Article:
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Allen, Paul - Overview, Personal Life, Career Details, Social and Economic Impact, Chronology: Paul Allen

microsoft gates computer company

(1953-)
Paul Allen Group

Overview

Paul Allen cofounded Microsoft Corporation with his childhood friend Bill Gates. Together, they built Microsoft into a multibillion-dollar empire by developing software that revolutionized the world of personal computing. Allen left the company in 1982 due to ill health and has subsequently pursued investments in high technology, entertainment, and sports.

Personal Life

Paul Allen was born January 21, 1953 in Seattle, Washington. His parents, Faye and Kenneth Allen were both librarians. They helped him develop a wide variety of interests, taking him and his sister, Jody, to museums, galleries, and concerts.

Allen showed an early interest in science. When he was 10, his mother hosted meetings of his grade school science club. In 1965, Allen entered the seventh grade at Seattle’s Lakeside School. Three years later, Allen met an eighth-grader named Bill Gates. The two shared an intense interest in computers and quickly became friends. Gates and Allen became so proficient that they helped teach computer courses at Lakeside while still students. In 1971, Allen graduated from Lakeside and enrolled at Washington State University. Over the next decade Allen collaborated with Gates on several business ventures, including the founding of Microsoft Corporation.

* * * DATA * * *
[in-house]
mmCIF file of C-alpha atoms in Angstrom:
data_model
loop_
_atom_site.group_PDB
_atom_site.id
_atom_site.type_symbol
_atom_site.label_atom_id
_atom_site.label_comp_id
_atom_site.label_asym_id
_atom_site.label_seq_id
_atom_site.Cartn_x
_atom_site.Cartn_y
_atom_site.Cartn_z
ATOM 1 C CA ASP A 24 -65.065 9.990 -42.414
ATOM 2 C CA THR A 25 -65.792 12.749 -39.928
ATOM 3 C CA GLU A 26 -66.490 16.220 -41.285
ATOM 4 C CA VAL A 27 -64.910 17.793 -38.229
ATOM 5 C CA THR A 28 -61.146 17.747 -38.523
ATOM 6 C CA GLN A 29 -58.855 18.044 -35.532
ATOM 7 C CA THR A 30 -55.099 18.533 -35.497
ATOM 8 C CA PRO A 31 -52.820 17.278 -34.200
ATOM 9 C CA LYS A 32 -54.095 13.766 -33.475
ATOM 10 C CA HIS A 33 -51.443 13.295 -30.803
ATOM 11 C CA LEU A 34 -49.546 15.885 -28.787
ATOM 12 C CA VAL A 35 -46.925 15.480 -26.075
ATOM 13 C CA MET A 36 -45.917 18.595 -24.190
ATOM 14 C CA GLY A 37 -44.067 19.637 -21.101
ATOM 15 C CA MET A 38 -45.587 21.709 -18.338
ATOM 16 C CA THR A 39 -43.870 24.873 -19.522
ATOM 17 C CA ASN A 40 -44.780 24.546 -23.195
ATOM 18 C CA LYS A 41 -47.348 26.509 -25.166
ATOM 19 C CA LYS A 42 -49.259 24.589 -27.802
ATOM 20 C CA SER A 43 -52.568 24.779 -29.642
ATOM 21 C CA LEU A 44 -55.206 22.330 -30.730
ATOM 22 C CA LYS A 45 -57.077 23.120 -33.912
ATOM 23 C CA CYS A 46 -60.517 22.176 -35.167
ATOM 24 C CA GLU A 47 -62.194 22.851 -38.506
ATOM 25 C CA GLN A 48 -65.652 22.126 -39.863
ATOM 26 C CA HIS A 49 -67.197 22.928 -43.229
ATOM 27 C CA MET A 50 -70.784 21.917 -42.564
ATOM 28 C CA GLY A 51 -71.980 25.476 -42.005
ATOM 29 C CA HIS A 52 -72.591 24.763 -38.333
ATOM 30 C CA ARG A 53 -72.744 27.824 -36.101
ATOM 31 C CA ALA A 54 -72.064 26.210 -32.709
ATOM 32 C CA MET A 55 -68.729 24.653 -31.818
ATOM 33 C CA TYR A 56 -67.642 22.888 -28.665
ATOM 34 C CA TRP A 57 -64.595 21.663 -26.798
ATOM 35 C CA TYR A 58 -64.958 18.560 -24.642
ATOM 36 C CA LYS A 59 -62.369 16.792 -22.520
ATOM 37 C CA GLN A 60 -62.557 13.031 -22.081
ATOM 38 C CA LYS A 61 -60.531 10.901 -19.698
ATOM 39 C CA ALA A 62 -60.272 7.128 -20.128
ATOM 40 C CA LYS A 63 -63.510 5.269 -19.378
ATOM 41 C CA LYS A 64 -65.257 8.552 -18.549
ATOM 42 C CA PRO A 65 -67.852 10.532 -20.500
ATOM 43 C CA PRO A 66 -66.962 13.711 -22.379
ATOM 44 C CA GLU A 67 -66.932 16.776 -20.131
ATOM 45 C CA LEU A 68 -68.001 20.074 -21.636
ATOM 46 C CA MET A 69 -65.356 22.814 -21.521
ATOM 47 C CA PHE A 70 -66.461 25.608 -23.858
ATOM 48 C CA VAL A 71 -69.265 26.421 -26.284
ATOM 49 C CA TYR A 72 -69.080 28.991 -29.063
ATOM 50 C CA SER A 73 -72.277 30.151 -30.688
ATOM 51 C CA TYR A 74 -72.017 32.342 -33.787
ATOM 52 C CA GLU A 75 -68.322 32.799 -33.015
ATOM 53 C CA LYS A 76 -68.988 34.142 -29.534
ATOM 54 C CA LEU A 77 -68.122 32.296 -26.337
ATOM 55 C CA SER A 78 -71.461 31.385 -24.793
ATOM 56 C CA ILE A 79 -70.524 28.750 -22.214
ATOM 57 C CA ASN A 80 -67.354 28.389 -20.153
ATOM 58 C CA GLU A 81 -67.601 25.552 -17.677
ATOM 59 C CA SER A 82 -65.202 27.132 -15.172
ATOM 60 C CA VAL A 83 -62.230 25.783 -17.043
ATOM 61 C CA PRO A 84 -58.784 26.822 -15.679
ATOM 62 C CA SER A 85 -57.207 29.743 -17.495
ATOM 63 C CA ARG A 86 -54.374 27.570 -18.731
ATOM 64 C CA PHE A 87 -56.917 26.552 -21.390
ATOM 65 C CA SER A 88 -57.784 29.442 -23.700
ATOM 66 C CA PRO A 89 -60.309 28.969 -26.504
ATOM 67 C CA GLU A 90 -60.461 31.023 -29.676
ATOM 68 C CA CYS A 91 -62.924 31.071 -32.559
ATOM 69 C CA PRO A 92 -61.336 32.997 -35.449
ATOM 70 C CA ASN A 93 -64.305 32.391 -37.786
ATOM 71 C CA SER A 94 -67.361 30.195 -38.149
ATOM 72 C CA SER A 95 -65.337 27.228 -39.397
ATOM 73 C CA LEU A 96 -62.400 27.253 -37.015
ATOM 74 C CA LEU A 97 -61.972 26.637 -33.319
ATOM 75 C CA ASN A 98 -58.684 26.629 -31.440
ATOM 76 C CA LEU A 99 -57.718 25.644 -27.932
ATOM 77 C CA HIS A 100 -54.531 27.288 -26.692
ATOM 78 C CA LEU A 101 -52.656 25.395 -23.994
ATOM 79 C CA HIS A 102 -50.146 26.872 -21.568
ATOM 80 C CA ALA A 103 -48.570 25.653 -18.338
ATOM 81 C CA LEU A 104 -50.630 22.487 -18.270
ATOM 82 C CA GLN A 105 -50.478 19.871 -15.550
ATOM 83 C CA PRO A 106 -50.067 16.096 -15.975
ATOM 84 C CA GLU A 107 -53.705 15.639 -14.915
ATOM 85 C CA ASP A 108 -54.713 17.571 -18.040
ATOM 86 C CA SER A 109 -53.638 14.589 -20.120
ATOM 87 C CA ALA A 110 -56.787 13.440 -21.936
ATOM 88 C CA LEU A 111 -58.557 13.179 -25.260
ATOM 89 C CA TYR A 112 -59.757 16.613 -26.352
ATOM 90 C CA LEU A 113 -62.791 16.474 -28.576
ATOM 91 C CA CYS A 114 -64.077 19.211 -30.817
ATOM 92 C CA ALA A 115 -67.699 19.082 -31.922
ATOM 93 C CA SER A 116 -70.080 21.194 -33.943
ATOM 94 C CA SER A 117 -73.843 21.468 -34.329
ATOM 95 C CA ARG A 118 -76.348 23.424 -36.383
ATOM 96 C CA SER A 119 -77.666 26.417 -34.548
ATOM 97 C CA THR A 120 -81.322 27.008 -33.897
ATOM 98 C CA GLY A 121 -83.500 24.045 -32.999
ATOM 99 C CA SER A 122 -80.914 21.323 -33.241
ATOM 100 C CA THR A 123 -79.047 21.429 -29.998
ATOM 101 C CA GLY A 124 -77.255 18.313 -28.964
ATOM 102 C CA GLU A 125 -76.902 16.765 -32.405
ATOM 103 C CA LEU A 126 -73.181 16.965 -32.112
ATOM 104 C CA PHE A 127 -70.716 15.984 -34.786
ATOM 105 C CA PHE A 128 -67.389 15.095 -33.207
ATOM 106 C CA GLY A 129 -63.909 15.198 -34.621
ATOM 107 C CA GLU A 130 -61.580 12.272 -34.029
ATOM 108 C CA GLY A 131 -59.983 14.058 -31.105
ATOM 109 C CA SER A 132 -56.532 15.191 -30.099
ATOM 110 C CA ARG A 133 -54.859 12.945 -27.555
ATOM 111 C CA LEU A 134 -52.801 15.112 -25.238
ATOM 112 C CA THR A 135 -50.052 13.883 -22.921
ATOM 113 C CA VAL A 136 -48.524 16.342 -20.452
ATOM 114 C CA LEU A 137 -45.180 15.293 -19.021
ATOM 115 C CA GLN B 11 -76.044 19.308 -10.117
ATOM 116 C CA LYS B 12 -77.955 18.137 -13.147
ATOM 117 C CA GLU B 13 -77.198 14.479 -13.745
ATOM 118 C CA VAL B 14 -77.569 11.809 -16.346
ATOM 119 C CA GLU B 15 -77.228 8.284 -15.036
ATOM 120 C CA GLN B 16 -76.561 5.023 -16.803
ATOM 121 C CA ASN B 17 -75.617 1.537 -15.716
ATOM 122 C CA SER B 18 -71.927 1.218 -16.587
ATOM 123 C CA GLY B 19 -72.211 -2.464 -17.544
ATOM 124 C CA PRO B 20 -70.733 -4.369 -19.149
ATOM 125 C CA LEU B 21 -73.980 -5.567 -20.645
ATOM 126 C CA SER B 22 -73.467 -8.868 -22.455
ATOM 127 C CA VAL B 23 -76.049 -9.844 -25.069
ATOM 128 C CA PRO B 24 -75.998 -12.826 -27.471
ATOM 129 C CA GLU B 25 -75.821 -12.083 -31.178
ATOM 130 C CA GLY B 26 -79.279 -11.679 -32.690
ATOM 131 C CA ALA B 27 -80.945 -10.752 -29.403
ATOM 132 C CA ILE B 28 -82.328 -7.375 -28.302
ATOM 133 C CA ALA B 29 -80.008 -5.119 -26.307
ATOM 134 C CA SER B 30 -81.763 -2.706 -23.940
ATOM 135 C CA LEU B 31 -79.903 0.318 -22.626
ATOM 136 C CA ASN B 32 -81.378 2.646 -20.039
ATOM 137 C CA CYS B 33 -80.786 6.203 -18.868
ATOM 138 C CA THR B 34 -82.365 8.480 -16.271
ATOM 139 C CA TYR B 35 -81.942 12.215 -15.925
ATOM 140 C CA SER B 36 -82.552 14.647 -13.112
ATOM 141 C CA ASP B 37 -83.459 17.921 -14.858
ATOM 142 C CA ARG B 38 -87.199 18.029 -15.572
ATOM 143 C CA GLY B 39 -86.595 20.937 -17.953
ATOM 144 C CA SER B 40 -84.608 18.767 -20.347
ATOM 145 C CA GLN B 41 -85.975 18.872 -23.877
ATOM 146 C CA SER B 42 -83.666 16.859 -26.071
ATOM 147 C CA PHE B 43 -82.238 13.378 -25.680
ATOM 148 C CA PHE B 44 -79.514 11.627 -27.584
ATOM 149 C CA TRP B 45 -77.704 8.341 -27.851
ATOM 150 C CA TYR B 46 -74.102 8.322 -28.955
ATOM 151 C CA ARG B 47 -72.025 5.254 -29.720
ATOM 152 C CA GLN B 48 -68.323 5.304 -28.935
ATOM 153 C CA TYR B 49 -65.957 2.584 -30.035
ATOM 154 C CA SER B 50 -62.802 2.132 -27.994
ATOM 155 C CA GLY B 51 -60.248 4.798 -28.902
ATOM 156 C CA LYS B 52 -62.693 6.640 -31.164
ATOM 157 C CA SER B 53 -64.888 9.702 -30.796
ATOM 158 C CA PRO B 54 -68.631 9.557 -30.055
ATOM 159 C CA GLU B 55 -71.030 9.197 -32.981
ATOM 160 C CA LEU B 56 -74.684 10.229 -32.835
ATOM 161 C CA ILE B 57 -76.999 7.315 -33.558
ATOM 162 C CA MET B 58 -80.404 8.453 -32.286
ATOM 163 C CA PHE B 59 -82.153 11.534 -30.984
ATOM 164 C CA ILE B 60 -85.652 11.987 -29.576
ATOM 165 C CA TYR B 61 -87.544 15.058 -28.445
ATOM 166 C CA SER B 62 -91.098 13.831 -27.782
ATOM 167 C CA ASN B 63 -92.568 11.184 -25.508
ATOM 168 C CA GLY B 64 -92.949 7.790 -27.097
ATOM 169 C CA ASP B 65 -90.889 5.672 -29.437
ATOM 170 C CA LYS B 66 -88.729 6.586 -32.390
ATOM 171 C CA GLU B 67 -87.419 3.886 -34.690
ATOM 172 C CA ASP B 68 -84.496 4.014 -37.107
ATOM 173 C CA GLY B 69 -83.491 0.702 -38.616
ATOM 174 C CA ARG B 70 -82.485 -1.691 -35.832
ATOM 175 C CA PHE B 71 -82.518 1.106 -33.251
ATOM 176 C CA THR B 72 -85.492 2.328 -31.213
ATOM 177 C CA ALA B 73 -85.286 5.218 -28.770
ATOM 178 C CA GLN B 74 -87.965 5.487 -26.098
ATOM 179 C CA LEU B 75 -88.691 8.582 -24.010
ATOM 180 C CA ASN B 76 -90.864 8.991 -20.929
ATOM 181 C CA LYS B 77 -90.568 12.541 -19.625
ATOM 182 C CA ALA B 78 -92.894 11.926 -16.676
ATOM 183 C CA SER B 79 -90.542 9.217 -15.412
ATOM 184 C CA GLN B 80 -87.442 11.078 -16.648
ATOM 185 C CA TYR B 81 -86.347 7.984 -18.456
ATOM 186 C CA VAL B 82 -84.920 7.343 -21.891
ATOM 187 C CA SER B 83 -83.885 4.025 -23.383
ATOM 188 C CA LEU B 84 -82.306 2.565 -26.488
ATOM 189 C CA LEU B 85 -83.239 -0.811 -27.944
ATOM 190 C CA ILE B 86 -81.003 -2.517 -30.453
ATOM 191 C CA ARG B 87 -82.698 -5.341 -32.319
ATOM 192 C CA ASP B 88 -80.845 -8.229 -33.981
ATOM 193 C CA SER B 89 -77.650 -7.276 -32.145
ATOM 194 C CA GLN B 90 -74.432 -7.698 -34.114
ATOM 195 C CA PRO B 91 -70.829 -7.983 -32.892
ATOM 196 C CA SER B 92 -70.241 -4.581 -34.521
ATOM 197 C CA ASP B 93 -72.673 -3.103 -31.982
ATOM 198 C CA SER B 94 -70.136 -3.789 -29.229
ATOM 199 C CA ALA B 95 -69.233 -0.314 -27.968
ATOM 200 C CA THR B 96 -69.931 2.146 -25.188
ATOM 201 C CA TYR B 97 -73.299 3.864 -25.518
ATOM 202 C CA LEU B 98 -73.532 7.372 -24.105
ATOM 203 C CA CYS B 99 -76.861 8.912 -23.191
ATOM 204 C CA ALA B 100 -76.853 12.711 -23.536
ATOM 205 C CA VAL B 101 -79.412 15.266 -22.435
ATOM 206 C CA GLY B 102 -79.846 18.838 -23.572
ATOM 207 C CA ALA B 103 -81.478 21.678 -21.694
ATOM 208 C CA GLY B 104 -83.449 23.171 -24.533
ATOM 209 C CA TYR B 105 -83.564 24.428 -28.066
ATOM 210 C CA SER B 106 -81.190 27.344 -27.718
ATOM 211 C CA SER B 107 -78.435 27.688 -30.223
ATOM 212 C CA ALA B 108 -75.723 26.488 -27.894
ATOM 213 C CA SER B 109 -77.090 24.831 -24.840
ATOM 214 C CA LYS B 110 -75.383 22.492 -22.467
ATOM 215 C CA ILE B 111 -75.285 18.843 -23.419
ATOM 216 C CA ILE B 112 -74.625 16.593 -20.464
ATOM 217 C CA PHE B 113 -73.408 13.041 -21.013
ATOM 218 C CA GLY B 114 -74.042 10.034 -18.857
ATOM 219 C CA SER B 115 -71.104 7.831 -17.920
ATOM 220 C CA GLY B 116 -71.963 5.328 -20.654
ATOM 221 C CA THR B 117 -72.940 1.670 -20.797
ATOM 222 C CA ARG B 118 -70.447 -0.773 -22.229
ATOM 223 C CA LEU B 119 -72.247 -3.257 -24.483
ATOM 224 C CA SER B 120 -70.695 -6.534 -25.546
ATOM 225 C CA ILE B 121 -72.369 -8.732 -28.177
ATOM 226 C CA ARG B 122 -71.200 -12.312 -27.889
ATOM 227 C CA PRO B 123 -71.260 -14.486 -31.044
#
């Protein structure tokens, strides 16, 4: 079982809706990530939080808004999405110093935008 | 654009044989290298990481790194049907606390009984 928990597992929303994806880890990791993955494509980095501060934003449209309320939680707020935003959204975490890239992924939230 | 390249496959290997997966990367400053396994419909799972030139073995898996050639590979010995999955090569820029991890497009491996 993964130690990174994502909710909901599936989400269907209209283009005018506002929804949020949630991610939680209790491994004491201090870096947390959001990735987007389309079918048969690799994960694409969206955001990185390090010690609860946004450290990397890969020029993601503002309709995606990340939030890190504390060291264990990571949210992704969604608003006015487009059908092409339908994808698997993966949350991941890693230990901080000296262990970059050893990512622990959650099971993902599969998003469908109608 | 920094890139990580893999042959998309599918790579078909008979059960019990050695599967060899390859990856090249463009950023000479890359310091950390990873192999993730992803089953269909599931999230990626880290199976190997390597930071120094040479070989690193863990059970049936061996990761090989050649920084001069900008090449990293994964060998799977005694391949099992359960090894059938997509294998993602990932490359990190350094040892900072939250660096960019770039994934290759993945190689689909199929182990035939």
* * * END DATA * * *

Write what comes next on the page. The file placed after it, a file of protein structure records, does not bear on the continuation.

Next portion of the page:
In 1982, Allen developed Hodgkin’s disease, a cancer of the lymphatic system. His illness dramatically changed his life, causing him to leave Microsoft. Never married, Allen spent more than two years traveling and enjoying time with his family during his recovery. He also used his time away from work to pursue his many interests, including art collecting, basketball, and music. An avid electric guitar player, Allen emulates his musical idol Jimi Hendrix in his rock band called The Threads.

Career Details

Even while attending college, Allen was eager to start his own business. He had read about Intel Corporation’s 4004 chip, the very first computer microprocessor. In 1972, Allen and Gates purchased the next generation of the chip, the 8008, for $360. It was the main component of a special computer they built to measure traffic volumes for cities. Gates and Allen formed the Traf-O-Data company to sell the machines. The venture was short-lived but gave the duo important experience running a business and writing a special version of BASIC, a simple, interactive computer language designed in the 1960s.